DIY Dry Creek Beds


If you want to make a dramatic statement in your garden, without a lot of maintenence, a DIY dry creek bed is the way to go. It gives your yard a natural feel, without having to manage a real water feature. And they are surprisingly easy to DIY, but still have a professional look to the finished project.  They are great options for an area that doesn’t drain well, has poor soil, or perhaps has an easement. A few tips to keep in mind?

  • The creek or stream bed should meander naturally, never in a straight line.
  • Add larger boulders at turns in the creek bed for drama.
  • Vary the size of the rock in your creek bed.
  • Anchor the “banks” of your creek bed with plants.
  • Choose rock that looks natural for your region.


Let’s start with a tutorial on the basics, how to build a dry creek bed, by BHG.


DIY Dry Creek Beds


Fine Gardening also has a great tutorial on making a dry stream bed, but to get to the actual directions, you need to go to page 3 in their post. The first two pages has good information though, so take a peek.



‘Pink and Green Mama’ did an entire backyard makeover, and they have a DIY dry river bed to cover a drainage problem… Read about how they did it!



My Weeds are Very Sorry‘ has a lot of great tips on stone placement, and how much is enough. (And what is too much!) Good advice on getting a professional look.



Ok, now on to the inspiration. These don’t have tutorials, (you don’t need them now anyway, you got the basics above!) but they have great ideas for us to.. ahem… steal. :) This dry stream bed by Johnsen Landscapes & Pools was brought to us by ‘Serenity in the Garden‘.

web Jan Johnsen Dry Stream  4


Again from ‘Serenity’, this is a dry stream bed in the backyard of Jan Johnsen… Love the black rocks! This was done in a small backyard for all of you who think you don’t have enough space.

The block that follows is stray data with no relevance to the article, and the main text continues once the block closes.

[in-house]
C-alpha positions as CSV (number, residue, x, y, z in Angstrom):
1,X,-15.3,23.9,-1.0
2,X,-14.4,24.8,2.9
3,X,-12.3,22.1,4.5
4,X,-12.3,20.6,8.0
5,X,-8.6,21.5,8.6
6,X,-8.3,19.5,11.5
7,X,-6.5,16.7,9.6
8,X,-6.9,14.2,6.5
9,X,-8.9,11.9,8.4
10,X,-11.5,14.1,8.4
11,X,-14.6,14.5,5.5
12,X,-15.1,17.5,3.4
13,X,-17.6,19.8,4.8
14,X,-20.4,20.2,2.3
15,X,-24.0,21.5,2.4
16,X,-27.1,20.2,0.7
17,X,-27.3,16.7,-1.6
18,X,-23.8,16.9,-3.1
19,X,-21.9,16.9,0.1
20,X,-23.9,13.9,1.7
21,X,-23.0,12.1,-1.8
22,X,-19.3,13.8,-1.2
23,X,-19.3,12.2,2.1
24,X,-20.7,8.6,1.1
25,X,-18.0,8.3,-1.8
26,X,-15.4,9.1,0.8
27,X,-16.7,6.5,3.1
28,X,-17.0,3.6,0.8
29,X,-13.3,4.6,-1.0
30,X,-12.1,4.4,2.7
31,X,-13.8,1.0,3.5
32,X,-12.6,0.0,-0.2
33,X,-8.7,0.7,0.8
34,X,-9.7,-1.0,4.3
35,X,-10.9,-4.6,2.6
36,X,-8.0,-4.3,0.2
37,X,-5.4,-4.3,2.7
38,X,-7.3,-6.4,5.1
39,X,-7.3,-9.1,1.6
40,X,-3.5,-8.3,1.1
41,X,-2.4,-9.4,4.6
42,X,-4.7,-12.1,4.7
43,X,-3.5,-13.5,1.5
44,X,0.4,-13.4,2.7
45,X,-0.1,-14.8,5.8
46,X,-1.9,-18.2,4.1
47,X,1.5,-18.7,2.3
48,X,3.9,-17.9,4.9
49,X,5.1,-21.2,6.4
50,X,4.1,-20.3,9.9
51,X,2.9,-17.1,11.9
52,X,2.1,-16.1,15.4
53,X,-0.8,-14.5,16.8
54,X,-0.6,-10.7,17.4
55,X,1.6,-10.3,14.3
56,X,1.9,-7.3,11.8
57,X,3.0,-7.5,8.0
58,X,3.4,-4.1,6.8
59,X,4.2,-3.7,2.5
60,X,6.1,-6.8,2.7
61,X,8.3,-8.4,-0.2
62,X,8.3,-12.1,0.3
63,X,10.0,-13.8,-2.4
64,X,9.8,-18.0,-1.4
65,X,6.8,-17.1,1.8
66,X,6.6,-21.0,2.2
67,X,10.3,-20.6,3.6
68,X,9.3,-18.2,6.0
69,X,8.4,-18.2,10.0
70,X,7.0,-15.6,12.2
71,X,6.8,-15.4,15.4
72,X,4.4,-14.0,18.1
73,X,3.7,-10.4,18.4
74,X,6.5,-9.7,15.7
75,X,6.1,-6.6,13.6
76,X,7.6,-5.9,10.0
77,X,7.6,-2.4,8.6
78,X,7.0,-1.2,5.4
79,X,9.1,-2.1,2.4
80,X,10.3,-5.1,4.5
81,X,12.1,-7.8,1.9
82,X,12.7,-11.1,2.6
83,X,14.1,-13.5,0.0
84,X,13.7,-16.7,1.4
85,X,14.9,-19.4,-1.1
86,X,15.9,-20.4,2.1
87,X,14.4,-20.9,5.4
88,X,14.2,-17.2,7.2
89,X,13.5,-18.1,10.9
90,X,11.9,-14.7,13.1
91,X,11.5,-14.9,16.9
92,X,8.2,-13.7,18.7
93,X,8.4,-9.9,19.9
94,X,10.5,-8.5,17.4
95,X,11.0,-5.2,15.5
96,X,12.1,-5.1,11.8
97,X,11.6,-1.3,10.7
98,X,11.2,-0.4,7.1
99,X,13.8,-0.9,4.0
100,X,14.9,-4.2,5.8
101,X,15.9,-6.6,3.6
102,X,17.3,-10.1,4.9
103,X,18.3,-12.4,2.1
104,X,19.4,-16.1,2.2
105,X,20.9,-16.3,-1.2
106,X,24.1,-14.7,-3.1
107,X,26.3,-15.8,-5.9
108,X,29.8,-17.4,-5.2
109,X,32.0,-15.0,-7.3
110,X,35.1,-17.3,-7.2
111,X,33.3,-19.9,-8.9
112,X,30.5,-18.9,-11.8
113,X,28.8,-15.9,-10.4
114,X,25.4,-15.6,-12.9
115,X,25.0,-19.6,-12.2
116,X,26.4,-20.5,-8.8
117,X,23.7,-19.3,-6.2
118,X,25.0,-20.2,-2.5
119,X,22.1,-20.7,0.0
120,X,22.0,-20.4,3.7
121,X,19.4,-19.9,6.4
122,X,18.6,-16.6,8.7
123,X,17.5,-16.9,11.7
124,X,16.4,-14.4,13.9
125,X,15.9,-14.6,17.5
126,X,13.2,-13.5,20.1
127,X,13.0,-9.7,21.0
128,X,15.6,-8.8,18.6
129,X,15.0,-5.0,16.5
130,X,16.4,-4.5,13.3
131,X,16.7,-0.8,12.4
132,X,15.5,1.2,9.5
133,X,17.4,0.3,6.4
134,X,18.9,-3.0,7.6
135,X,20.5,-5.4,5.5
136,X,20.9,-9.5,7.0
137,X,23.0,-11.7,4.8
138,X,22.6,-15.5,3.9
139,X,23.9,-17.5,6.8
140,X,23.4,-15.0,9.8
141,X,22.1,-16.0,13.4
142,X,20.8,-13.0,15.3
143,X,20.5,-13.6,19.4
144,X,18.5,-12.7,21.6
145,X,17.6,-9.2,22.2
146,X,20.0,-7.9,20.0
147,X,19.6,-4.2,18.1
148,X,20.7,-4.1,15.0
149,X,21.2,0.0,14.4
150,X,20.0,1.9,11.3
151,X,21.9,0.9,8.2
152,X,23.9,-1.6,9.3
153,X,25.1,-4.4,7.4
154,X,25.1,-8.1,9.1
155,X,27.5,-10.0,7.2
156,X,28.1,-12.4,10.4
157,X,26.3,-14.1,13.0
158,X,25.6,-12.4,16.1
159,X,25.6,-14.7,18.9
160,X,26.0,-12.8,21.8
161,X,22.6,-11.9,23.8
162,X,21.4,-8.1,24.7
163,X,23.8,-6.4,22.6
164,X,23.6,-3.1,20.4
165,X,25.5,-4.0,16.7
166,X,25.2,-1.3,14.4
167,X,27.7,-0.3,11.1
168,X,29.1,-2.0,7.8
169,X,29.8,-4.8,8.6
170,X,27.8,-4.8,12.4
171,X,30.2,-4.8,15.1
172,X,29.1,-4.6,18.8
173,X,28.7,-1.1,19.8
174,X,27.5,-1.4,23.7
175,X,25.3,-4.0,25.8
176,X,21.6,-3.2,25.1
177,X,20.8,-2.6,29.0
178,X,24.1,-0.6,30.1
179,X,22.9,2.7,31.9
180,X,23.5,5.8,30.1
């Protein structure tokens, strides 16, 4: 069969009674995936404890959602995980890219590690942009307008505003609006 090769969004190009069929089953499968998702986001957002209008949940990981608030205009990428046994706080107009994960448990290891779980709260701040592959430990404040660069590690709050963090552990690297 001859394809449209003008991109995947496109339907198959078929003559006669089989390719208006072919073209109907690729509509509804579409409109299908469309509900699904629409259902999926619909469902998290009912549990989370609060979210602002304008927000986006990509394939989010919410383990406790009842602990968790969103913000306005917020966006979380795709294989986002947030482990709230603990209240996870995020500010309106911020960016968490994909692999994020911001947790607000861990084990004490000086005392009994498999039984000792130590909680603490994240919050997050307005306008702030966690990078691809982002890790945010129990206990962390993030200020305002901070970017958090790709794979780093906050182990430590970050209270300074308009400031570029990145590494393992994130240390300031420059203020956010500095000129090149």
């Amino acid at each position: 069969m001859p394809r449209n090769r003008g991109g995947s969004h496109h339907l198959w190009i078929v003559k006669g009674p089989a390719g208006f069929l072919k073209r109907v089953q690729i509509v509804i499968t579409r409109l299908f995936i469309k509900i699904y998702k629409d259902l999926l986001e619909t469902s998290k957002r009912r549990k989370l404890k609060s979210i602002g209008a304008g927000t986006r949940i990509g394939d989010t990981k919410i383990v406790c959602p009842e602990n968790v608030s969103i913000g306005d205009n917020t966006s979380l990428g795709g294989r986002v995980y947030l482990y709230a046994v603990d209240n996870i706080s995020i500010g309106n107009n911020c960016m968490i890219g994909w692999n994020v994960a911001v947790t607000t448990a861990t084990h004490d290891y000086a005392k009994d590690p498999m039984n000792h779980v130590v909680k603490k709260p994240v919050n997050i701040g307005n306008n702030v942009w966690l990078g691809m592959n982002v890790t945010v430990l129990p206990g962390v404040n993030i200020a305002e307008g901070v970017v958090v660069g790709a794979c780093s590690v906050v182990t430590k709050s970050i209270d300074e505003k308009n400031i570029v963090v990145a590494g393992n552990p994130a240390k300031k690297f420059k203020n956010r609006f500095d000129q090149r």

Lastly, from ‘Sharons Scrapbook’, this dry creek bed is a great example of lining the “bank” with plants.


Image Credits: Houzz, BHG, Fine Gardening, Pink and Green Mama, My Weeds are Very Sorry, Serenity in the Garden, Sharons Scrapbook




  1. A definite must for my yard

  2. Thanks for this great post!

  3. I made a dry bed and love it! However, does anyone have any good suggestions on how to keep or clean oak leaves out of the bed during the fall? I have about four oak trees around the dry bed and they drop enough leaves to cover the entire bed. I could put out a large tarp and cover the bed (anchor the tarp down) but didn’t know if anyone had some easier tips. I do use a leaf blower to push back what I can as well. Thank you for any advise. :)

    • Kathy Woodard says:

      We use a shop vac to suck up leaves from around a prickly cactus, wonder if that would work for you?

    • I once read an article about someone who had a large collection of mosses in his garden, and he put netting over them in the fall, which allowed him to pick up all the leaves at once without damaging the moss. Might work for a dry creekbed too. I’m thinking of trying a leaf blower myself, though around here the leaves always fall with tons of rain, so they don’t blow away very easily. Removing leaves and debris is a must, though, because otherwise they would compost and create soil in among your rocks and then you’d have weeds all over within a year or two.

    • Tammy Knutson says:

      We had a pond at our last home and would bend pvc pipes over it with rebar in the ground to hold them and put netting over it. Being raised helped push the leaves away and made SPRING cleaning a snap. This could work in gardens too!

  4. Beautiful options! Looking forward to building a Dry Creek Bed in my yard!

  5. Thanks Kathy! I love what you said about my dry stream and enjoy reading your posts!
    Jan Johnsen

  6. hello,
    I love ur idea’s & pics! I moved to a house that has a 3/4 acre for a back yard, im thinking of doin a peanut shaped somewhat dry creak bed with a bridge & a few plants in the spring of 17….
    wish me luck! <3

  7. Great post Kathy! Thanks for sharing.

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